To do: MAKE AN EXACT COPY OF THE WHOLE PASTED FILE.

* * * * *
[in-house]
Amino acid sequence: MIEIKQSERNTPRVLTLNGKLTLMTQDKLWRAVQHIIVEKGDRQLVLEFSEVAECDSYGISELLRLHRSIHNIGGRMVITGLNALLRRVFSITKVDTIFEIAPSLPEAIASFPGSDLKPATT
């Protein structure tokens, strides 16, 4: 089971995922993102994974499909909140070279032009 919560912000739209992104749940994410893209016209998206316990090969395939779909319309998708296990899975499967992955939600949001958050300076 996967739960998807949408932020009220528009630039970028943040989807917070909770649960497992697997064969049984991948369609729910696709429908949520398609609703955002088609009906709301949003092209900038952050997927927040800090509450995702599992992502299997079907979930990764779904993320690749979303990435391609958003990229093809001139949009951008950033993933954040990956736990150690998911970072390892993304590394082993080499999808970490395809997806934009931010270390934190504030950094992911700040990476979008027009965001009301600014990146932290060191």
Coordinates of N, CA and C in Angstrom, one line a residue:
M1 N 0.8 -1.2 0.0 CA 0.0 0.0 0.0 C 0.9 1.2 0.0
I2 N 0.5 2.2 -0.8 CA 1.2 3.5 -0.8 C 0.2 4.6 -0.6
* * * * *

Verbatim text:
[in-house]
Amino acid sequence: MIEIKQSERNTPRVLTLNGKLTLMTQDKLWRAVQHIIVEKGDRQLVLEFSEVAECDSYGISELLRLHRSIHNIGGRMVITGLNALLRRVFSITKVDTIFEIAPSLPEAIASFPGSDLKPATT
């Protein structure tokens, strides 16, 4: 089971995922993102994974499909909140070279032009 919560912000739209992104749940994410893209016209998206316990090969395939779909319309998708296990899975499967992955939600949001958050300076 996967739960998807949408932020009220528009630039970028943040989807917070909770649960497992697997064969049984991948369609729910696709429908949520398609609703955002088609009906709301949003092209900038952050997927927040800090509450995702599992992502299997079907979930990764779904993320690749979303990435391609958003990229093809001139949009951008950033993933954040990956736990150690998911970072390892993304590394082993080499999808970490395809997806934009931010270390934190504030950094992911700040990476979008027009965001009301600014990146932290060191």
Coordinates of N, CA and C in Angstrom, one line a residue:
M1 N 0.8 -1.2 0.0 CA 0.0 0.0 0.0 C 0.9 1.2 0.0
I2 N 0.5 2.2 -0.8 CA 1.2 3.5 -0.8 C 0.2 4.6 -0.6